Better Approach for Depression? Using an animal model, researchers have discovered how a key receptor in the brain influences the effectiveness of serotonin-related antidepressants, such as Prozac.

University of Michigan scientists say the knowledge may result in a more targeted treatment of depression and anxiety with fewer side effects.

Depressive disorders change a person’s mood, emotions and physical well-being and can co-occur with anxiety disorders and substance abuse.

“There are big drawbacks in the current therapies for depression,” says senior author John Traynor, Ph.D., professor of pharmacology at the U-M Medical School and director of the U-M Substance Abuse Research Center.

“Therapeutic benefits are delayed, there are unwanted side effects, and it’s not unusual for depressive symptoms to return.”

Authors say the high relapse rate indicates a need for additional treatment options for the estimated 20.9 million Americans with depression.

The best current treatments for depression are selective serotonin reuptake inhibitors, or SSRIs. These drugs work by flooding the brain’s synapses with serotonin, a neurotransmitter linked with mood, and increasing serotonin signaling through the more than 20 serotonin receptors in the brain.

However, the team of researchers showed one particular pathway, the serotonin 5HT1a receptor, is linked with antidepressive and antianxiety behavior in mice.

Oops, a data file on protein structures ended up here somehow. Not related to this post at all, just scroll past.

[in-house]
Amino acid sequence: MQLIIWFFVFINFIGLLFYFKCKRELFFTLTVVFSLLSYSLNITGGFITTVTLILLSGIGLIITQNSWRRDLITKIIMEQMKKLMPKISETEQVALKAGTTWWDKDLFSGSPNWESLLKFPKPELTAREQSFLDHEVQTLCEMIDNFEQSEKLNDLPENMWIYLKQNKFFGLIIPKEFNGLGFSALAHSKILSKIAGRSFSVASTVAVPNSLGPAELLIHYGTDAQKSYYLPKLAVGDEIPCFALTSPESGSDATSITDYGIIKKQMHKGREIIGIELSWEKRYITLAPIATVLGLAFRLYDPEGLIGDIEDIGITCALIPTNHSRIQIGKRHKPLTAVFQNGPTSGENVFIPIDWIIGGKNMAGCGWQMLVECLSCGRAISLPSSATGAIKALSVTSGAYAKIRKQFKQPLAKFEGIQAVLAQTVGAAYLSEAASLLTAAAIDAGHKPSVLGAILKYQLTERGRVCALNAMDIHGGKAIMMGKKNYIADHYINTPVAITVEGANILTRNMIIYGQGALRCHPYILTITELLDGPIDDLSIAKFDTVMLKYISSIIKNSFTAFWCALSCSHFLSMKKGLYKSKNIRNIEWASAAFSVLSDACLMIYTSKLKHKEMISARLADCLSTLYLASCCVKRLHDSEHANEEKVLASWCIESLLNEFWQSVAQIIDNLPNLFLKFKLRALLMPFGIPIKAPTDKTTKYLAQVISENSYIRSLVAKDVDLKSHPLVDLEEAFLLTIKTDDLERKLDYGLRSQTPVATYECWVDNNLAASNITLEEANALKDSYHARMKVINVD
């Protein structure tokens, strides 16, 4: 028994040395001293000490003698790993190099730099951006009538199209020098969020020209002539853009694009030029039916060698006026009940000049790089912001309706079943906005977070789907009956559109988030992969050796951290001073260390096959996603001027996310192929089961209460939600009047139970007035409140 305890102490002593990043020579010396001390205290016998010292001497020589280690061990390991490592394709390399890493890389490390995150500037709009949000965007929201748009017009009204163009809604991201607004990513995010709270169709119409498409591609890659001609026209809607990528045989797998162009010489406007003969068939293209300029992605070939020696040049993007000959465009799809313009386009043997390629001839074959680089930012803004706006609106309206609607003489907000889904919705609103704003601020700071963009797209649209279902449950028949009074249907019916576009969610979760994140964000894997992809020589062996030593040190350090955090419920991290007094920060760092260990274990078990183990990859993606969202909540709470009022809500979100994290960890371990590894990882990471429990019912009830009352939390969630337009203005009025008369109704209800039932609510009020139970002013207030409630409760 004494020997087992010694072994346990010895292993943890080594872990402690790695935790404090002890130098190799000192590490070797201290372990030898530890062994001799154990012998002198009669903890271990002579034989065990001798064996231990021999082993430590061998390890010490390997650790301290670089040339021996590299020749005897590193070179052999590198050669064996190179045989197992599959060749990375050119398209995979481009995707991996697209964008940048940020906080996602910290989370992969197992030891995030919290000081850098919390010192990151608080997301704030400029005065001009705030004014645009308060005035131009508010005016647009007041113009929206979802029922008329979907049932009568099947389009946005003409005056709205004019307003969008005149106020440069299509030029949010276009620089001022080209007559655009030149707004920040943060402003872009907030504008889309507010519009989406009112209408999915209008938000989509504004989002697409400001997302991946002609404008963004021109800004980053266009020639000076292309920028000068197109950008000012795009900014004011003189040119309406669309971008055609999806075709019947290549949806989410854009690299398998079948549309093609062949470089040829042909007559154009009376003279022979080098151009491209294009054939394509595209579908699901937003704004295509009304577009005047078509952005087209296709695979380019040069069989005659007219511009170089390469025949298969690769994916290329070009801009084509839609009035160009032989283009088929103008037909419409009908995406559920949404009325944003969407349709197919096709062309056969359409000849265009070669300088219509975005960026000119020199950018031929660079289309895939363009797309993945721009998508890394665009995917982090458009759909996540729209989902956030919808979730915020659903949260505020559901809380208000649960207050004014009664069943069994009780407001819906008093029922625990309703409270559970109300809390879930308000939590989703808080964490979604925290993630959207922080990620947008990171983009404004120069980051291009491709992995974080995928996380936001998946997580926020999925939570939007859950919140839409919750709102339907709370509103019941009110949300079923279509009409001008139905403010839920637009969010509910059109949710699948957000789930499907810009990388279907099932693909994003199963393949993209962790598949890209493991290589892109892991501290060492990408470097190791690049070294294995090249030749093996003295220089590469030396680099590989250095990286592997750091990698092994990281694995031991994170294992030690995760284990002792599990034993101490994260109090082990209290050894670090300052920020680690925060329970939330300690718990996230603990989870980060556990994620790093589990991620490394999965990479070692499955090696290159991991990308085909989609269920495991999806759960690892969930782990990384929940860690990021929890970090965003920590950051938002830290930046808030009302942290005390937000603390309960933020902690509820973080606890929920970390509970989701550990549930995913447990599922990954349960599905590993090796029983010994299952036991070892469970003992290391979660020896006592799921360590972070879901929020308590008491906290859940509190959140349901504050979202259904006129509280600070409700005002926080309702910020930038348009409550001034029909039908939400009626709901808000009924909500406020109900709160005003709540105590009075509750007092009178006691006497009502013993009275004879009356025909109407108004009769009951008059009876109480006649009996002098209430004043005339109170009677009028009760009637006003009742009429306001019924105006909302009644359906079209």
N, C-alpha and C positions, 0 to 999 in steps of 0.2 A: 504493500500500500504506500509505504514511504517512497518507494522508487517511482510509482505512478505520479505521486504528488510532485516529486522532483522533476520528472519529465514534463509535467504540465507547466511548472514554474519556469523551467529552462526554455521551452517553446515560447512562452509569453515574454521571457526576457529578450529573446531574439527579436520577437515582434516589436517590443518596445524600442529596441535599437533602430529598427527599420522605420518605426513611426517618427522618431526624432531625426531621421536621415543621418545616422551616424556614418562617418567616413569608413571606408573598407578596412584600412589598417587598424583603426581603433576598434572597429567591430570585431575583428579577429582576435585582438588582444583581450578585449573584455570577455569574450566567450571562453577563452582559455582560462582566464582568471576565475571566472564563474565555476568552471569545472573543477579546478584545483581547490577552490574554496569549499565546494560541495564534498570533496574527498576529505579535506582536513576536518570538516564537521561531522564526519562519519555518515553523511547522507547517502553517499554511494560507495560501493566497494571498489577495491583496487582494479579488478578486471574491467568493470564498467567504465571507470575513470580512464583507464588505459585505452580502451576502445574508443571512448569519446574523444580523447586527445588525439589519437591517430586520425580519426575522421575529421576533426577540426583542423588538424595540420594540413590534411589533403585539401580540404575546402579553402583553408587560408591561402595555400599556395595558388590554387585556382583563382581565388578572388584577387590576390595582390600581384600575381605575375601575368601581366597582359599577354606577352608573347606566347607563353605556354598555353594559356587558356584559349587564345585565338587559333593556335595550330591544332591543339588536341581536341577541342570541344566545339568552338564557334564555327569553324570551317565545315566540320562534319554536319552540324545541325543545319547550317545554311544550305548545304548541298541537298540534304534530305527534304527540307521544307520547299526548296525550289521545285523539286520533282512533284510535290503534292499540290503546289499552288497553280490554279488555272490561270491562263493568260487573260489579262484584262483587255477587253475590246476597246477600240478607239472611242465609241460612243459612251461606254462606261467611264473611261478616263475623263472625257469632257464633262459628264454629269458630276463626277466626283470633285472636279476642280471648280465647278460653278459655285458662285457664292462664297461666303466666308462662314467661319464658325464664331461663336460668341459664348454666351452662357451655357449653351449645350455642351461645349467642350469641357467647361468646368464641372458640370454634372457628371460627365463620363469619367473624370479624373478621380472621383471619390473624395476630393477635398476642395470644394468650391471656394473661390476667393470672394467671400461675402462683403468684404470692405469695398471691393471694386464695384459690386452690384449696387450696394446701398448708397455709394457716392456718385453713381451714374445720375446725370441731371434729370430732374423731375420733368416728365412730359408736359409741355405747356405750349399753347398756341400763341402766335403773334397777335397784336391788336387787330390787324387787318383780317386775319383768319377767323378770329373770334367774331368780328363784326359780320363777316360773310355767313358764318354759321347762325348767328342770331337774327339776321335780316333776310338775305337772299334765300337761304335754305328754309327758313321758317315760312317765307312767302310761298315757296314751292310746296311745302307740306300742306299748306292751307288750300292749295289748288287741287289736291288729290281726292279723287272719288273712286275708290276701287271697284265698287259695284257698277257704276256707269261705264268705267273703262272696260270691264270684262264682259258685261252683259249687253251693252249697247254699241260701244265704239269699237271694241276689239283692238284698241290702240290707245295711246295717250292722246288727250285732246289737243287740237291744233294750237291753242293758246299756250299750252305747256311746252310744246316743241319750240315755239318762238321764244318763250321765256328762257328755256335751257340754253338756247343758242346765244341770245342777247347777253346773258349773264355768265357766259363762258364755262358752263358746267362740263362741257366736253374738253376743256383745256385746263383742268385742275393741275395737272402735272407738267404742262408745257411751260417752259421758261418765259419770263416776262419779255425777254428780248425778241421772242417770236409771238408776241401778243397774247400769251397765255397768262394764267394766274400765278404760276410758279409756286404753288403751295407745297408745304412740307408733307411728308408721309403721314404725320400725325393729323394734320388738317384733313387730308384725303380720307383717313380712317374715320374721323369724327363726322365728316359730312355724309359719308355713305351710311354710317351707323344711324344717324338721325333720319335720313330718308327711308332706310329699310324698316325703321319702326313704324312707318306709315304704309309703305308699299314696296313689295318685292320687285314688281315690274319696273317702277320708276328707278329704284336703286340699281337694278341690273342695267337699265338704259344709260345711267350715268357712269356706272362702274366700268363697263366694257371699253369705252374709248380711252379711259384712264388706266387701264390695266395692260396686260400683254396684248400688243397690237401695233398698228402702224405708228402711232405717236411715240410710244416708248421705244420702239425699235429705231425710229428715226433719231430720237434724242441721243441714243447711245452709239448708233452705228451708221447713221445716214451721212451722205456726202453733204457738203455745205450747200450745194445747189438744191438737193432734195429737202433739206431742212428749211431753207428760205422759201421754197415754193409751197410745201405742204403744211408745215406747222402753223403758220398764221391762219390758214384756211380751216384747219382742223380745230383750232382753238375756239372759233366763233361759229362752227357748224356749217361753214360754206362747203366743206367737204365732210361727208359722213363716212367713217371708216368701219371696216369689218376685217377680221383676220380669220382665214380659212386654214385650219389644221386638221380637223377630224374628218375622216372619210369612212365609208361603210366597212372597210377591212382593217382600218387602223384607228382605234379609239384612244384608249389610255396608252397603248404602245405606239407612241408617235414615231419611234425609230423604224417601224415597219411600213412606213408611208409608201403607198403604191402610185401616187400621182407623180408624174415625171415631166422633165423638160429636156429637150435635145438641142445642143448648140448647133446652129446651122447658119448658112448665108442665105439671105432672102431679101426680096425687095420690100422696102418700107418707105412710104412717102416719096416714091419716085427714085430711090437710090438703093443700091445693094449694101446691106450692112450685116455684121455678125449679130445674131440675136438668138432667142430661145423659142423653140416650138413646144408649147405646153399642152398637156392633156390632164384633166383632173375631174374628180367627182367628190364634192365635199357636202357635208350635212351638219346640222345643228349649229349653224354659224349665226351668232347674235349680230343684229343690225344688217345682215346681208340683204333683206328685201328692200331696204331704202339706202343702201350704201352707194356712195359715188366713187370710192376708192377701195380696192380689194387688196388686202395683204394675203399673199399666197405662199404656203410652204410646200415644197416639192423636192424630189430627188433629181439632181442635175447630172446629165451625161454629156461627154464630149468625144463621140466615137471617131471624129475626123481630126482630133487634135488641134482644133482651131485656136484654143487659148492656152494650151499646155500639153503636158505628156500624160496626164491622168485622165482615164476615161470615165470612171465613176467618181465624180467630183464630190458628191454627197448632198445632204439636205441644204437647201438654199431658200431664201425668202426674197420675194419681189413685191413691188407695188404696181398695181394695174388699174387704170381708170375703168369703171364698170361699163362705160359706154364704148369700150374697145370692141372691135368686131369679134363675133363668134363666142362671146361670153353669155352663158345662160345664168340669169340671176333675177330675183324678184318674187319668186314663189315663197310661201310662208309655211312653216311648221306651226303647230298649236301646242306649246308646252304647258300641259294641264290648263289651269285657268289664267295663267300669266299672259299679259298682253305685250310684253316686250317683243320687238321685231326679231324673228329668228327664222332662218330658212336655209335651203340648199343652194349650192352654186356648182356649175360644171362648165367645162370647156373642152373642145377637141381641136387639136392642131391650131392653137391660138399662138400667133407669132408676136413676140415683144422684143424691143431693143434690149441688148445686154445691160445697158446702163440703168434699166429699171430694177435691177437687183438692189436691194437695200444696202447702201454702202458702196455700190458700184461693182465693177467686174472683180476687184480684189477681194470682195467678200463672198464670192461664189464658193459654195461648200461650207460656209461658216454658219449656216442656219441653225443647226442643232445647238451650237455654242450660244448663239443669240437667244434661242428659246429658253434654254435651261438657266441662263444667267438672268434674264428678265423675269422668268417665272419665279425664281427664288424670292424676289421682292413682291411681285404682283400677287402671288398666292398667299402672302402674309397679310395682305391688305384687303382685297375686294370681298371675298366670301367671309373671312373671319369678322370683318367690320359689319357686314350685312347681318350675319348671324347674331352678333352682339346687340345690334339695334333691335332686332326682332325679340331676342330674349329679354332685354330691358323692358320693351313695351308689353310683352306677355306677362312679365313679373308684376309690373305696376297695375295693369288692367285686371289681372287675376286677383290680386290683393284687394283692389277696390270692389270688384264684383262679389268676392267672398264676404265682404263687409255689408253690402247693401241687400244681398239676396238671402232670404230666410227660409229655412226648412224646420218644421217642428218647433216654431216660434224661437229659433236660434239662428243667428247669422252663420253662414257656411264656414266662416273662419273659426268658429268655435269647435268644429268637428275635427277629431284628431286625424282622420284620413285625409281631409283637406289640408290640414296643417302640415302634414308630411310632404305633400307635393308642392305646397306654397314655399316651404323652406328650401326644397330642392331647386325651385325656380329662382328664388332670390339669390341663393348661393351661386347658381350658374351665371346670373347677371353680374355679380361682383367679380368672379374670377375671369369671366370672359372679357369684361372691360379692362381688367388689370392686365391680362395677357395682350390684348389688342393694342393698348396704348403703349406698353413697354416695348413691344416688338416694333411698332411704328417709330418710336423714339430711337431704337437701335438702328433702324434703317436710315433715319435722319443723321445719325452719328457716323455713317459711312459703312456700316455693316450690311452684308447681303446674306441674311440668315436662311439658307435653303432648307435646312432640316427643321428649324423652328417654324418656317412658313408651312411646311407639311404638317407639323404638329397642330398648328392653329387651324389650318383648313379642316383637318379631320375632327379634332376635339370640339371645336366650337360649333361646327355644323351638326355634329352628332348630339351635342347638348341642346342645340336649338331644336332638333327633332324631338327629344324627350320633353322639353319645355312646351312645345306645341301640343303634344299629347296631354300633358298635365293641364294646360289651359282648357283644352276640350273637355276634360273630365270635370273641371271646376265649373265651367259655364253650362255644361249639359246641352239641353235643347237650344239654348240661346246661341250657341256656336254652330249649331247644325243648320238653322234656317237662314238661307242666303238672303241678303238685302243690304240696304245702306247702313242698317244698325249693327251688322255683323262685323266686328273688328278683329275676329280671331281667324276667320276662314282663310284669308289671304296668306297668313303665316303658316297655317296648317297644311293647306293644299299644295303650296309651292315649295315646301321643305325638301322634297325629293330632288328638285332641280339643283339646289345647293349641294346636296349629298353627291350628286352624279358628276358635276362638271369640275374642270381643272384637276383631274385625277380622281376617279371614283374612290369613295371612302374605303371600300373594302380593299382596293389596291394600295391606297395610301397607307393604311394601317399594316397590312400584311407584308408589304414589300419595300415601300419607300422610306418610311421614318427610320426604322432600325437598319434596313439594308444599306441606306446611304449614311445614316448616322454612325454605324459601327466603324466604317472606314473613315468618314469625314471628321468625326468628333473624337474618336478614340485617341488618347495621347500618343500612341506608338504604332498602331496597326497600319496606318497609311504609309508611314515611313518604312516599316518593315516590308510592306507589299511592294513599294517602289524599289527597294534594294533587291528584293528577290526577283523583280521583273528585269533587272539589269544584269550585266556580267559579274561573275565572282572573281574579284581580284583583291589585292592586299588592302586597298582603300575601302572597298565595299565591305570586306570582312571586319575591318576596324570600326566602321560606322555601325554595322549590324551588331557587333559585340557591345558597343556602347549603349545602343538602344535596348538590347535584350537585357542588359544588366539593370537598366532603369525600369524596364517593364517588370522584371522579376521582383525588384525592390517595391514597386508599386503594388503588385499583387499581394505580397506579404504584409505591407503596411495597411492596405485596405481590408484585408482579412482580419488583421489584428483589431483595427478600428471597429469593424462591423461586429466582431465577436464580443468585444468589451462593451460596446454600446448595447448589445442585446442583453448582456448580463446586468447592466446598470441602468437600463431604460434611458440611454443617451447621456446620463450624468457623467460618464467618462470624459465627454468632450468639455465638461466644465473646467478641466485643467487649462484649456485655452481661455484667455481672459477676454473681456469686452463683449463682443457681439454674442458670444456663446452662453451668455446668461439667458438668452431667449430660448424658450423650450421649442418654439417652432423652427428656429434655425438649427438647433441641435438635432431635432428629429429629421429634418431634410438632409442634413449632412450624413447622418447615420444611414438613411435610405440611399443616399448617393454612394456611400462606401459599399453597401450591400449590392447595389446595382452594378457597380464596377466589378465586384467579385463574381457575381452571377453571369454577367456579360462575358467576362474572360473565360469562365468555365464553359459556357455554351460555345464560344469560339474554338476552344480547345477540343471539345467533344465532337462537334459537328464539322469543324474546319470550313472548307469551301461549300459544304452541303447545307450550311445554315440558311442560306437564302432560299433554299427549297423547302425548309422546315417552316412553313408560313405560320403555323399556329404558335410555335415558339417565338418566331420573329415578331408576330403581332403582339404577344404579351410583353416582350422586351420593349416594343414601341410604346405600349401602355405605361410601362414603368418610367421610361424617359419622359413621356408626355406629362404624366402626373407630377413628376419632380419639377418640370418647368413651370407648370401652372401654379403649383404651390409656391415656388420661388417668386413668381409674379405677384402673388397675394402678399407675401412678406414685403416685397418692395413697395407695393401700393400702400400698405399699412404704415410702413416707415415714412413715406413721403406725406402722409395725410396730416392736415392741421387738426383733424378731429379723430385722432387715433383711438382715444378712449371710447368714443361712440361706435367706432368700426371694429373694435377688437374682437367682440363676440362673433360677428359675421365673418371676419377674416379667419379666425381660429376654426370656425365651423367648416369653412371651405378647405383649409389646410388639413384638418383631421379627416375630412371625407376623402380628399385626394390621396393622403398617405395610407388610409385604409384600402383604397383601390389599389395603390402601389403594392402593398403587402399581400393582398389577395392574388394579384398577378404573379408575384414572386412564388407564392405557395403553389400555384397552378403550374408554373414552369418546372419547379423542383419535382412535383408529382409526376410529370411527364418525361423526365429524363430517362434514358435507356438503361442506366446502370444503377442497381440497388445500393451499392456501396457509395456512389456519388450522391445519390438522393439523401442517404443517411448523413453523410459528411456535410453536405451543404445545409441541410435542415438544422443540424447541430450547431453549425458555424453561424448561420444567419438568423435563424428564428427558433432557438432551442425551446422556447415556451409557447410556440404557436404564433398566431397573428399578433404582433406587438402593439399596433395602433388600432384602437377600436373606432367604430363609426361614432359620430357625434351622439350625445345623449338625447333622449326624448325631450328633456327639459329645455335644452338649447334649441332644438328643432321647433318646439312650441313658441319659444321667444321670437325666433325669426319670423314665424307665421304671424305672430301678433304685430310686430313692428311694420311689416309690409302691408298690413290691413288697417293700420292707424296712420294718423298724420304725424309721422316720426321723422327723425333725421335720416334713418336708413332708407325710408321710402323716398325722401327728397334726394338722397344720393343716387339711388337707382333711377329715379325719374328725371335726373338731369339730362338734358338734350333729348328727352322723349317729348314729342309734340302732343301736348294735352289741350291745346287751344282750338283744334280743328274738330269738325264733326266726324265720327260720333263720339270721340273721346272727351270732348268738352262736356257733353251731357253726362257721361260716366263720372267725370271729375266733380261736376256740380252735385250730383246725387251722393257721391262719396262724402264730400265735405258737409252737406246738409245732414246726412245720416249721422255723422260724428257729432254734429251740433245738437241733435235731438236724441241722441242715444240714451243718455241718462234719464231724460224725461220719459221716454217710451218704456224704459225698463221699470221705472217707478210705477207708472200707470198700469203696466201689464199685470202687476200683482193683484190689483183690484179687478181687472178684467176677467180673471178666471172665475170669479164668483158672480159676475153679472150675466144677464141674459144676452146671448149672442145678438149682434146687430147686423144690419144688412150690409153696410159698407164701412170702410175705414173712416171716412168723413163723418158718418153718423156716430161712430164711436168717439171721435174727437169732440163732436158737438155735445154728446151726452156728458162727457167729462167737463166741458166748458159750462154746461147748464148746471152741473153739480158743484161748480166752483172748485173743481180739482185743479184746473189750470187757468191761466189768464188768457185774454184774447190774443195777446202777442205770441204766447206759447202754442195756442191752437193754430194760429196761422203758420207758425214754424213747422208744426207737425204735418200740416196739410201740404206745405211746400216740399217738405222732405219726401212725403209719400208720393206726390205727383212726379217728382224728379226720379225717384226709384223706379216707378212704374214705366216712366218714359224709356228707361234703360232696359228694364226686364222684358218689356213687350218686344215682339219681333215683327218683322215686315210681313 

“Rather than activating all serotonin receptors as SSRIs do, one could increase signaling through the one critical serotonin receptor that our research shows is important for antidepressant behavior,” says co-author Richard R. Neubig, M.D., Ph.D., co-director of the U-M Center for Chemical Genomics and professor of pharmacology at the U-M Medical School.

The new research details the complex actions of a family of proteins, known as RGS proteins, that act as brakes on neurotransmitter signaling.

Researchers created a mutant mouse to boost serotonin signaling at the 5HT1a receptor. This was done by genetically inhibiting the activity of braking proteins. Without the normal brake on serotonin signaling, these mutant mice showed antidepressive behavior even without being given antidepressant drugs. The mice were also more responsive to SSRIs.

Authors say that further research could lead to drugs capable of inhibiting the RGS proteins and which would target the antidepressant signal where it is required on critical 5HT1a receptors.

The findings appear online this week ahead of print in the journal Proceedings of the National Academy of Sciences.

Source: University of Michigan